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92 Practice and Its Effectiveness Excellent Good Acceptable Poor N/A 23 Education. Require education for DOT project managers and other employees to ensure they understand railroad requirements. 2 6 14 3 11 24 Produce Manuals. Provide DOT staff procedure manuals on how to prepare acceptable railroad plans and submittals. 1 8 11 5 11 25 Develop Escalation Procedures. Have agreed-on escalation path to resolve issues that cannot be solved at lower staff level. 4 3 9 8 12 26 Reengineer Section 130 Program. Because railroad grade crossing counter- measures are often similar, reengineer the state's Section 130 process to standardize and streamline it between the DOT and the railroad. 2 6 7 5 16 27 Use NHI Course. Send staff to NHI course on railroad crossing projects. 0 4 9 7 16 Table B.1. Best Practices and Their Effectiveness (continued). railroad staff receiving calls from state agency personnel further delays. One of the agencies in the survey noted, "When regarding projects about which they had no knowledge. comments and needs are expressed early and are consistent Often the railroad person receiving the call had no involve- throughout the development of the project, [it] leads to a more ment or information about the project and would have to successful outcome." redirect the calls. Besides being a waste of time, it often led to confusion and difficulty in prioritizing project needs and Preliminary Engineering often caused project delays. Agreements The business model of the railroad did not involve having separate engineering and technical staff devoted to public proj- Three practices tied for the fifth highest number of responses ects. Often the same divisions within the railroads worked on rated as "excellent." One of the three is the practice of having both public and internal projects. Most Class I railroads have preliminary engineering agreements that allow railroads to a public project manager who coordinates the work between be compensated for engineering advice during preliminary the agencies and the railroads. Prioritization of project work development, even if the project is not eventually constructed. was also done by the public project manager, an area outside At the advisory panel meeting, there was much brainstorm- the railroad technical team. Because of this separation of the ing and discussion about this practice and overwhelming railroad technical team, direct calls to them from state and support to change the regulations that covered how and when local transportation agency staff often did not result in good railroads could be compensated for preliminary engineering responses. Having an empowered railroad point of contact work. The advisory panel in its first meeting discussed the helped coordinate public works within the different areas of fact that the railroads as a private business had to charge for the railroad and made for smoother and quicker information the hours of work done irrespective of the final decision to flow. Agencies that had a single or few designated points of construct a project. Several states have said FHWA will not contact with the railroads reported it was easier to revise sched- allow compensating the railroads until the final agreement is ules and project priorities if a situation required shuffling of signed. Many projects in the preliminary stages never get to priorities. construction or have a final agreement signed. Railroads never get compensated for such work. One of the railroads discussed having hundreds of thousands of dollars of uncom- Require Early Scoping pensated expenses attributed to its public projects division as "Require Early Scoping" received the fourth highest number of a result. responses as "excellent." This practice enables both sides to The participants at the advisory panel meeting felt that in bring up differences and concerns early in the process. It was view of the project objective to smooth relationships and devise also one factor that helped eliminate or change alternatives that mitigation strategies to improve the workings between rail- either railroads or the agencies had strong reservations about. roads and local and state transportation agencies, this issue It often helped minimize the so-called "being held hostage to needed to be resolved and a better and simpler mechanism last-minute decisions," in which concessions are demanded to compensate railroads for preliminary engineering work late in a project when the project sponsor cannot afford needed to be devised.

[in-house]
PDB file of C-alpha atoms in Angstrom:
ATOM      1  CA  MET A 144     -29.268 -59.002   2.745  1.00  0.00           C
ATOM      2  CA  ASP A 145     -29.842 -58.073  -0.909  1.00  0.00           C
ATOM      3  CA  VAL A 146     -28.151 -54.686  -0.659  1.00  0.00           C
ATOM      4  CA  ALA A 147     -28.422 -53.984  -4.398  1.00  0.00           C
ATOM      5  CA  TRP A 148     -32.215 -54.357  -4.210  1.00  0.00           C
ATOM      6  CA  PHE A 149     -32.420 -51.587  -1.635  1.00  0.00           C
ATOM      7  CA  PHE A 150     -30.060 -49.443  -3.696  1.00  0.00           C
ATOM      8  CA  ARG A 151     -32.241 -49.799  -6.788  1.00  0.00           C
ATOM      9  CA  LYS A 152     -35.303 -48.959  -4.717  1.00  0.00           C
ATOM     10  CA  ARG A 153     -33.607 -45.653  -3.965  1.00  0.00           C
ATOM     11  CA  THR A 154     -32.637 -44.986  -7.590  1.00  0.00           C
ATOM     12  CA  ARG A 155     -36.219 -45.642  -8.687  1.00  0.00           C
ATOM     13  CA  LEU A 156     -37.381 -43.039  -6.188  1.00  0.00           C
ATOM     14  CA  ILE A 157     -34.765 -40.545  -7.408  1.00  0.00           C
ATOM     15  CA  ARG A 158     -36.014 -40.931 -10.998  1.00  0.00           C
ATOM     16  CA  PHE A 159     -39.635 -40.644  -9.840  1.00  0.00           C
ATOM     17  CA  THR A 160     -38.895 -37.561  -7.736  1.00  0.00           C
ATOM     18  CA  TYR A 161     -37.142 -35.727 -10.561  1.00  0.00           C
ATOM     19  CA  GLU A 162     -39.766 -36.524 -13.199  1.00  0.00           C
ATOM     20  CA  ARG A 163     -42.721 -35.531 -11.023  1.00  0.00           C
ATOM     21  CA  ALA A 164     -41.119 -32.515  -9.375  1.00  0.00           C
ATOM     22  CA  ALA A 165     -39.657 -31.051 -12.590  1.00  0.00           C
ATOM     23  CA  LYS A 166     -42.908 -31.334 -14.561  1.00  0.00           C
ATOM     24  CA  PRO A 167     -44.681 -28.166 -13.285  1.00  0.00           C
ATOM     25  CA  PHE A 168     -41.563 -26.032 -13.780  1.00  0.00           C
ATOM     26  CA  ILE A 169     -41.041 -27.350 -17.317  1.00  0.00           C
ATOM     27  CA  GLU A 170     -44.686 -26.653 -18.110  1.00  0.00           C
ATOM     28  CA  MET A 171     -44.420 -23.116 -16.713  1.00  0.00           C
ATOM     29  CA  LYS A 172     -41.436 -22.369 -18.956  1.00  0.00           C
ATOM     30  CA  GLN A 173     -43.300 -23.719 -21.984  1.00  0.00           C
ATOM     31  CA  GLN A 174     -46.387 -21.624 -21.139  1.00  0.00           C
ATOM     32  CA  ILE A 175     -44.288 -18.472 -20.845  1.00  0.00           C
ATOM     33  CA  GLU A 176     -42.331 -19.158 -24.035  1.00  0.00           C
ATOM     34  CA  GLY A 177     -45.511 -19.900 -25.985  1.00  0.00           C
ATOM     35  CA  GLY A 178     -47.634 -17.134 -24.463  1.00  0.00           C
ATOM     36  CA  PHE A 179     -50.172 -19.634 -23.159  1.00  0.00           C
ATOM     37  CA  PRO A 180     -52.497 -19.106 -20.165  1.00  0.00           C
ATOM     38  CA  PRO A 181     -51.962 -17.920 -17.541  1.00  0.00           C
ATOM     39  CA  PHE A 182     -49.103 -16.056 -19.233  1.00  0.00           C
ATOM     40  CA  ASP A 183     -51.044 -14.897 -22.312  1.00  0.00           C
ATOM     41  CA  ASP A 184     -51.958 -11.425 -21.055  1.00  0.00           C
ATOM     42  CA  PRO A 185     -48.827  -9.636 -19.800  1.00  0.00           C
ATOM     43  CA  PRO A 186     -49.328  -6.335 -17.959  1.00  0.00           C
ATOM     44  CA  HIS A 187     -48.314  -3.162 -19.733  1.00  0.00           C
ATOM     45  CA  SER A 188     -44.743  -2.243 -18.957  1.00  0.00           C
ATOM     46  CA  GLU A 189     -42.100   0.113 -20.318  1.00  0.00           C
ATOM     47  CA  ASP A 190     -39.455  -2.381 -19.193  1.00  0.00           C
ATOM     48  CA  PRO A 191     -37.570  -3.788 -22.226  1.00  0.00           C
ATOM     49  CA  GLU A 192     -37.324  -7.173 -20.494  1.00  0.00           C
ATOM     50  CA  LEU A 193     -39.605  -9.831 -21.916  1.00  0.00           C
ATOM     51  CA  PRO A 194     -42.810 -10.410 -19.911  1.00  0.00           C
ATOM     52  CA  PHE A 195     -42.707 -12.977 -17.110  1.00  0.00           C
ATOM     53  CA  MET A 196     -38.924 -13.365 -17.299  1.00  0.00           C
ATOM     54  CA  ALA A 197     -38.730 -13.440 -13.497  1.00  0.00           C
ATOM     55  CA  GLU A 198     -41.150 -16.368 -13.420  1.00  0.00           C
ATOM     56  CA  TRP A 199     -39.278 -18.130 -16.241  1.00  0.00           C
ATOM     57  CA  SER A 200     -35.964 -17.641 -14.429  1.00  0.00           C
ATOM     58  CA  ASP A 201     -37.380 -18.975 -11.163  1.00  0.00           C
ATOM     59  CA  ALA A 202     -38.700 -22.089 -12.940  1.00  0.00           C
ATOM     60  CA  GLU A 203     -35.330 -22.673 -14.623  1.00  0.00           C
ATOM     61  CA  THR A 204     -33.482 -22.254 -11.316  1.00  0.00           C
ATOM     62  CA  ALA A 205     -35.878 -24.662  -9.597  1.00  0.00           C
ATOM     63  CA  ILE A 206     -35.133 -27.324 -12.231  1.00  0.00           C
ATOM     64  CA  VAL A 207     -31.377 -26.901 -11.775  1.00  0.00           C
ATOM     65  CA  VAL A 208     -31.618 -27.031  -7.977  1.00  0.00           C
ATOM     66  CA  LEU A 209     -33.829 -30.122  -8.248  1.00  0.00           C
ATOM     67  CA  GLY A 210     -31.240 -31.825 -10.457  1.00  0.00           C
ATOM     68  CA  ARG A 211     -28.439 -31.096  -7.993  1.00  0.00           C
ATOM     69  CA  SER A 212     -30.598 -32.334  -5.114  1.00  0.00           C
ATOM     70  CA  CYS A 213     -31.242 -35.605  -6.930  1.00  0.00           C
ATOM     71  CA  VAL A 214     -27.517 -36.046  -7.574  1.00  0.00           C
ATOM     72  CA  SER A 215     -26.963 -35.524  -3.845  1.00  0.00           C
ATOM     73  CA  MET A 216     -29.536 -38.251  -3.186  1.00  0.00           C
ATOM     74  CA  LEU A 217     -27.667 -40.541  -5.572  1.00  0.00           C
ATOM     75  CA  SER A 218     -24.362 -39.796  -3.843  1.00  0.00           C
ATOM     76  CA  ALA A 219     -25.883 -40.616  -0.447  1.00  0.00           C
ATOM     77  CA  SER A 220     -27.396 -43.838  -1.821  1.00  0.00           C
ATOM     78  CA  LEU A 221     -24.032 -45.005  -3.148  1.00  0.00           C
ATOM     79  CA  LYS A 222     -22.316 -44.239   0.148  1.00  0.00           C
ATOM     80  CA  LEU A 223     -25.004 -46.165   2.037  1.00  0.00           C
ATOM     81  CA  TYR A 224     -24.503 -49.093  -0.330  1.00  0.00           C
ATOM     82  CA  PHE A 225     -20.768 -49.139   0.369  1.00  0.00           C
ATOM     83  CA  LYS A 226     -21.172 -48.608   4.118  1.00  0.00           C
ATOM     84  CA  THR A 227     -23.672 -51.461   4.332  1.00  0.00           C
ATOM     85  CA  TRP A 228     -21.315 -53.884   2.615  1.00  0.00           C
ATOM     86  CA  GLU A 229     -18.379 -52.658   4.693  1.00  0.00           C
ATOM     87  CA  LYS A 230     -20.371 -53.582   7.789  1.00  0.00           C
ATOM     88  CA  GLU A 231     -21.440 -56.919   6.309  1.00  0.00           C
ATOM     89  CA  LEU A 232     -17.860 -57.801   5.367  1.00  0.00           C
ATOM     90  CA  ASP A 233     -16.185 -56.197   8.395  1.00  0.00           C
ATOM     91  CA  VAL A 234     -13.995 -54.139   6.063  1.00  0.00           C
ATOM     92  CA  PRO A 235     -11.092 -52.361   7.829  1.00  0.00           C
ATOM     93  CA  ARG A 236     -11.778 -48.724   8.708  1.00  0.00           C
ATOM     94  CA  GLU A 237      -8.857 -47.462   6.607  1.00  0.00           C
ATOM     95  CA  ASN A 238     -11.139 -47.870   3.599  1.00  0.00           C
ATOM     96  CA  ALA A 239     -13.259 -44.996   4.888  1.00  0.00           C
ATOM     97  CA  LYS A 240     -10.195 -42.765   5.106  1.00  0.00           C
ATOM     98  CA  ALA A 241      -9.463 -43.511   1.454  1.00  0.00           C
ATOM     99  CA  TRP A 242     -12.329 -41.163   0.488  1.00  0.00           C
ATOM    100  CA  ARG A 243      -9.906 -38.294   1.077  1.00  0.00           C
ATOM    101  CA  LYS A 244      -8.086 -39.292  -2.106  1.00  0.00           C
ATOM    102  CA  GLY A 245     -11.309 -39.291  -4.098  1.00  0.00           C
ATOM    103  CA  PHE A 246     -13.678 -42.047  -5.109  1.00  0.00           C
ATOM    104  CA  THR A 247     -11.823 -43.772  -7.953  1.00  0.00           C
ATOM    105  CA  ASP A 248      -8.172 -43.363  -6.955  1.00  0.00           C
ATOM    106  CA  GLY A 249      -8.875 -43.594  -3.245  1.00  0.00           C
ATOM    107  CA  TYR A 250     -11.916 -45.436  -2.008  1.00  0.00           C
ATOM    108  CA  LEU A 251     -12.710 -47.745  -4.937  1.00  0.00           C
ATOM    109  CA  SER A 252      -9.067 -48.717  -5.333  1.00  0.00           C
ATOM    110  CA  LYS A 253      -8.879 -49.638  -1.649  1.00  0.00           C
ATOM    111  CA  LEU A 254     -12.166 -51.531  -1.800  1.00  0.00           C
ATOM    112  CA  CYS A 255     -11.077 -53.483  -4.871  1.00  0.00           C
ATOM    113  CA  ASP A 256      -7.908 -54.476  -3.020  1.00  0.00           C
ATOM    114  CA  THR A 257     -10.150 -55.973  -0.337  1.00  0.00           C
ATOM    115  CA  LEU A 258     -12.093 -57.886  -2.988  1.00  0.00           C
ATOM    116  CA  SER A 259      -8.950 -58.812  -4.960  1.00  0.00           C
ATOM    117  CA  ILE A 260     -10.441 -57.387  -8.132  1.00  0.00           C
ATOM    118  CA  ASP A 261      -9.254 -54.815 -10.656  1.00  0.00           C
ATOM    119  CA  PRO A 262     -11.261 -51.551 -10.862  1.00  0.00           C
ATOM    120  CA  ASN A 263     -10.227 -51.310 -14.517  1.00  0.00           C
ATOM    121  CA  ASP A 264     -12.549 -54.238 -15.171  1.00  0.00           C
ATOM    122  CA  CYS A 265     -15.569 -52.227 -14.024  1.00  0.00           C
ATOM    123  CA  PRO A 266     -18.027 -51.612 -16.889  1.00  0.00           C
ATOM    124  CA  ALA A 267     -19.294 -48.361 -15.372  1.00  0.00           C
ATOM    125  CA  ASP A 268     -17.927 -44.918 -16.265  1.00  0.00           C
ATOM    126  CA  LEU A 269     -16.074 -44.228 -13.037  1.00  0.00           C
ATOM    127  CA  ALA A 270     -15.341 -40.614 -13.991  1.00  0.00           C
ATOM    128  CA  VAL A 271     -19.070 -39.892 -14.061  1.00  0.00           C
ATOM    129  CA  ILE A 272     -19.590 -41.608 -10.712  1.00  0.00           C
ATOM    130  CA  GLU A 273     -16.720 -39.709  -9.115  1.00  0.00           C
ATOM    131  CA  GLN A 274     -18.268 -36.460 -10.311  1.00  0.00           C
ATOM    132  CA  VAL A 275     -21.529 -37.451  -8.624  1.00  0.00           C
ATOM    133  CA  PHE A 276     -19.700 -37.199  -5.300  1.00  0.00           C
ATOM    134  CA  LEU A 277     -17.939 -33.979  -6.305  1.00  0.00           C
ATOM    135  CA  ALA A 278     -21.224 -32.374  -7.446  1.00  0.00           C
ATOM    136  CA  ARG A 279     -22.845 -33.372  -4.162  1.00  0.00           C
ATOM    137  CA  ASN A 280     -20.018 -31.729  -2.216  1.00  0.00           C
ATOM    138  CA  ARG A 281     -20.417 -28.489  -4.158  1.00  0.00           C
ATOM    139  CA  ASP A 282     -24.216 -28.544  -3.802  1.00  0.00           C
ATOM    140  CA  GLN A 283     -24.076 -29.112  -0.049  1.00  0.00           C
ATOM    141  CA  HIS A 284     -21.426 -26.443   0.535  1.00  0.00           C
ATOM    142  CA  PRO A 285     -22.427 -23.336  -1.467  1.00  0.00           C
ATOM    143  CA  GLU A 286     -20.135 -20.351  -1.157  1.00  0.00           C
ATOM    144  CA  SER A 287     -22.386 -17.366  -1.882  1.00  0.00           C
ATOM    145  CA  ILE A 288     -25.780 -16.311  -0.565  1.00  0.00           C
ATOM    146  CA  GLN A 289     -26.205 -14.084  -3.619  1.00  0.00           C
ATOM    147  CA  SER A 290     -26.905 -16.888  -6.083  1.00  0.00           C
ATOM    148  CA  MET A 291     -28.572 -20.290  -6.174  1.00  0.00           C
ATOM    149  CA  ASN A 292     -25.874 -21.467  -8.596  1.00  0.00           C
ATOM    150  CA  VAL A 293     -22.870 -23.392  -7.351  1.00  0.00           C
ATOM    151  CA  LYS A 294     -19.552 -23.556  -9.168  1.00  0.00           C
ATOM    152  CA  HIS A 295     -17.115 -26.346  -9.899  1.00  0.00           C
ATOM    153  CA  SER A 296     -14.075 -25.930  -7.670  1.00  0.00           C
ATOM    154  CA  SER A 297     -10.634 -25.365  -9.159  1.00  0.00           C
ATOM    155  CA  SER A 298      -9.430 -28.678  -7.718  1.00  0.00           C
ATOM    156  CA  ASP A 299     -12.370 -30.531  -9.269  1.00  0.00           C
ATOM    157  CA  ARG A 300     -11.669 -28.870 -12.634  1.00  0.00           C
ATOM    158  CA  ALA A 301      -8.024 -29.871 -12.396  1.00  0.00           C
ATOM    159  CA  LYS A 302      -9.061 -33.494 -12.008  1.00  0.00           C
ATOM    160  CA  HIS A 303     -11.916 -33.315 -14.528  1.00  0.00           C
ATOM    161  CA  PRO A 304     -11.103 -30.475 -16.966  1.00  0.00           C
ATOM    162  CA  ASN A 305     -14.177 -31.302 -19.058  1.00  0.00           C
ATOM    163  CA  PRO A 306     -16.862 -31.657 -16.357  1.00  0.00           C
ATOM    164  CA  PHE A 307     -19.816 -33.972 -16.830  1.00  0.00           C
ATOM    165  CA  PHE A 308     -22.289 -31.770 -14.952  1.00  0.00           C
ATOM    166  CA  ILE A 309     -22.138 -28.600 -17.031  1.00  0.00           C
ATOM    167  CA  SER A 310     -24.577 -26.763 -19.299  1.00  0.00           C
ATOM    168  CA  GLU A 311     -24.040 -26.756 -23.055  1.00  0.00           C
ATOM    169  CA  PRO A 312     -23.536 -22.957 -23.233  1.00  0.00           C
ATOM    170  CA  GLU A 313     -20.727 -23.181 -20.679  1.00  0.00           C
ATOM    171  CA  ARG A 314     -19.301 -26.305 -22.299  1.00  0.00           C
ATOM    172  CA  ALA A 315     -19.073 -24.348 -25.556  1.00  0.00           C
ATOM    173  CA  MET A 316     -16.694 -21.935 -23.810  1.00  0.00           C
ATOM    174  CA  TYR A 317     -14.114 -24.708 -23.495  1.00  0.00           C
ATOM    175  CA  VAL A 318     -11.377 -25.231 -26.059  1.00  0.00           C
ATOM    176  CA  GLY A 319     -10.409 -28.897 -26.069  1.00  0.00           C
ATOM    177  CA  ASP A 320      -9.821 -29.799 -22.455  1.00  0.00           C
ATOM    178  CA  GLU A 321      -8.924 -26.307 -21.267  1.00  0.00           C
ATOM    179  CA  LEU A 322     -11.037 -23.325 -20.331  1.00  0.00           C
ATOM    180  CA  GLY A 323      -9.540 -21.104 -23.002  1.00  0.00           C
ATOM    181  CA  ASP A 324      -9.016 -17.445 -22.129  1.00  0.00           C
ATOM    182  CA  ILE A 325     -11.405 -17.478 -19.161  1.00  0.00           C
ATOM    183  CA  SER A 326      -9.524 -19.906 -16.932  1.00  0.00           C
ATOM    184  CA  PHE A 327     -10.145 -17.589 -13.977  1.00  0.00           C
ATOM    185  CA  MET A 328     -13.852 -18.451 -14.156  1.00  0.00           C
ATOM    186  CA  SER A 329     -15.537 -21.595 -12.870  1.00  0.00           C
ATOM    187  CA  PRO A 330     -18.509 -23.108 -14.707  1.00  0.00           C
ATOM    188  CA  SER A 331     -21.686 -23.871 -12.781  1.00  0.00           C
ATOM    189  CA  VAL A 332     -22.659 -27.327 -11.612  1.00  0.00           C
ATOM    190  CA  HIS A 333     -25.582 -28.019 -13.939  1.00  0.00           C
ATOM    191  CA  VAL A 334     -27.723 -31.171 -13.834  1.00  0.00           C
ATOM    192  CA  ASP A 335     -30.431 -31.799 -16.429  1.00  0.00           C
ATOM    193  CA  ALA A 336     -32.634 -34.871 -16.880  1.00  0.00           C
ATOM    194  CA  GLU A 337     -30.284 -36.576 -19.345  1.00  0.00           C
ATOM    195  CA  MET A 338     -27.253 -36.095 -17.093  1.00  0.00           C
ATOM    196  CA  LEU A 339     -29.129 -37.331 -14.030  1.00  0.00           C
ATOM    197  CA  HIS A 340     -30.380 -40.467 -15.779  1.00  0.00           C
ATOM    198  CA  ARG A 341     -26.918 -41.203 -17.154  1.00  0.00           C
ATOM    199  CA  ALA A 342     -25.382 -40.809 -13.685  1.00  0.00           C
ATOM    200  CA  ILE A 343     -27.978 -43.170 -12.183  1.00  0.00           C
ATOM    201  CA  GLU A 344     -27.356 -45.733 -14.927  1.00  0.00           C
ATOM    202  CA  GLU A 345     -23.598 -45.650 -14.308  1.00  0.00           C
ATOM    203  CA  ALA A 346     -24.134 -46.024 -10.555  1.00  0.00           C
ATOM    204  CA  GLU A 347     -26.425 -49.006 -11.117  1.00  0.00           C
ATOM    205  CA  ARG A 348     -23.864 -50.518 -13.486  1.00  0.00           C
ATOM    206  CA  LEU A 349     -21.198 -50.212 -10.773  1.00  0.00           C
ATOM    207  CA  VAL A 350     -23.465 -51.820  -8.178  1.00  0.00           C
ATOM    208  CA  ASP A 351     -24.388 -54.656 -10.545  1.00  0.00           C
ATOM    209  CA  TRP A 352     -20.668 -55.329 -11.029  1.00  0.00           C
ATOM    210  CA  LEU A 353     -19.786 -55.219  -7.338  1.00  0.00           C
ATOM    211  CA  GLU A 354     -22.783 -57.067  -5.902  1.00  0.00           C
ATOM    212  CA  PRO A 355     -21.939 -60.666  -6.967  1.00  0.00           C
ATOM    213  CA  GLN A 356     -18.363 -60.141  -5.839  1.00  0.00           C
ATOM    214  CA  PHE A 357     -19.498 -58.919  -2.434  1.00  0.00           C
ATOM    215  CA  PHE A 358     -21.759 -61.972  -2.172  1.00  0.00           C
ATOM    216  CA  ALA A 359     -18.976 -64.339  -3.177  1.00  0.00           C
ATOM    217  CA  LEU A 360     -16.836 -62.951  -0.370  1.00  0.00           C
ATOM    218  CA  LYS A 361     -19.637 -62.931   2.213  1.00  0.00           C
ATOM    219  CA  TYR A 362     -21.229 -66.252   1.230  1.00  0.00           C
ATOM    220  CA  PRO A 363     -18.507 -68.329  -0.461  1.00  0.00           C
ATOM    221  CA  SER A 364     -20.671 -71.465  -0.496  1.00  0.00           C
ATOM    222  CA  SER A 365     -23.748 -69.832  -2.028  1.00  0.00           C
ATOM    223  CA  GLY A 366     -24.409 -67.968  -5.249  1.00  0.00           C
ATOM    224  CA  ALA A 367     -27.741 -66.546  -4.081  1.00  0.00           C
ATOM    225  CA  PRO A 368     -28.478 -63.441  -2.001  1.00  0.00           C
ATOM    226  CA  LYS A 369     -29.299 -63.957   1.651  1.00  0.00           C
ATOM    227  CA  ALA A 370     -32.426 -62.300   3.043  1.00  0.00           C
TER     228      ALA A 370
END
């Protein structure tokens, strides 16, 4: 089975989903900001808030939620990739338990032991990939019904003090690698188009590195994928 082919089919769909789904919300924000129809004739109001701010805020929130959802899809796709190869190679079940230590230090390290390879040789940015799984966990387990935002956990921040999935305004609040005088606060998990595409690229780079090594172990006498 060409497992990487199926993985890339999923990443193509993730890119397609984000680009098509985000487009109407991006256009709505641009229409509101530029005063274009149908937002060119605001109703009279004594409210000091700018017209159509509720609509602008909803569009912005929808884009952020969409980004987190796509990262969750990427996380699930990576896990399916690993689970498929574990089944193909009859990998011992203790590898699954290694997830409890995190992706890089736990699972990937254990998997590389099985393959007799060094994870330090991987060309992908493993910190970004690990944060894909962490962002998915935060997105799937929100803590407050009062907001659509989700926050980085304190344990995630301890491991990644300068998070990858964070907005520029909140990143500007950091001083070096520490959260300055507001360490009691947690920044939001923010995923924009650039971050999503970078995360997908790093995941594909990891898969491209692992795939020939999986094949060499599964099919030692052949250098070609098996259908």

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93 Railroads, like other private businesses, are accountable for Experienced Engineering Firms" was rated "good" by a third profitability of their unit and operations. There is a natural of the respondents. This practice was unanimously supported inclination to focus on work that brings in revenue versus work by the six Class I railroads that were interviewed as well. They that will not be compensated. The state agency representatives repeatedly noted that one of the most common causes of proj- as well as the railroads felt strongly that the inability to pay for ect delays and disagreements is receiving incomplete or unac- preliminary engineering reviews was one cause of discordance ceptable plans from an engineering firm that is unfamiliar with and delays between railroads and transportation agencies. the railroads. They noted that local communities often hire FHWA officials indicated later that they are initiating a review local engineering firms, which are not always experienced with of the policy. railroad practices. The issue of including standard plan notes involves incor- porating into bid documents standard "boilerplate" railroad Schedule Regular Meetings requirements that can involve issues such as flagging, main- "Schedule Regular Meetings" is the second of the three prac- tenance of traffic during construction, adherence to rail- tices that received the fifth highest number of responses as road safety standards, and other such standard requirements. "excellent." This was also identified as a good practice during When railroads and the highway agencies agree on such interviews with the Class I railroads. The railroads identified standard language, it can be included in all project agree- this practice as one of the factors in expediting reviews and ments and bid documents without requiring additional legal approvals on projects. They noted that the frequency of the review. The standardization saves time on project reviews conference calls varied from biweekly to monthly to quarterly and reduces legal costs. Such standard provisions also clarify depending on the maturity and progress of projects. These the bid process by informing contractors as to what require- scheduled calls helped address project issues and schedules ments they can expect during construction. Not only did the and enabled timely correction on activities that were off- highway agencies rate this as a good practice, it was repeat- schedule. edly endorsed by the railroad public project personnel and the railroad attorneys. Have Formal Points of Concurrence Overall Highest Recommended Practices "Have Formal Points of Concurrence" is the last of three practices that received the fifth highest number of responses Following is a list of the top five practices with the highest num- as "excellent." This practice helps to ensure adequate com- ber of combined responses for "good" or "excellent" rating. munication and shared understanding of progress by both 1. Have one railroad point of contact and have formal points railroads and the highway agencies. Generally, the points of of concurrence; coordination and concurrence were recommended to be at 2. Require early scoping; the preliminary planning stage, at 30% plan completion, 60% 3. Have one empowered DOT central point of contact; completion, and 90% completion. These four stages allow for 4. Open communication: Establish ongoing formal commu- early agreement on the preliminary concept scope, and then nication channels between the highway agency and the rail- further concurrence as that general scope translates into an road; and increasingly detailed set of project plans. 5. Conduct formal crossing diagnostics before programming a crossing project. Top Five Practices Rated "Good" Lowest-Scoring Practices The following practices rated as the top five "good" practices: Three practices received the lowest scores when combining the total number of responses rating a practice as "good" or 1. Have formal points of concurrence; "excellent": 2. Require early scoping; 1. Use National Highway Institute courses; 3. Have one railroad point of contact; 2. Prequalify firms; and 4. Use experienced engineering firms; and 3. Develop escalation procedures. 5. Standard plan notes included in DOT plans. A National Highway Institute course on highway/railroad Three of the five top practices that were rated "good" prac- grade crossing is offered. It includes instruction on managing tices were also among the top rated "excellent" practices. "Use different types of grade crossing projects.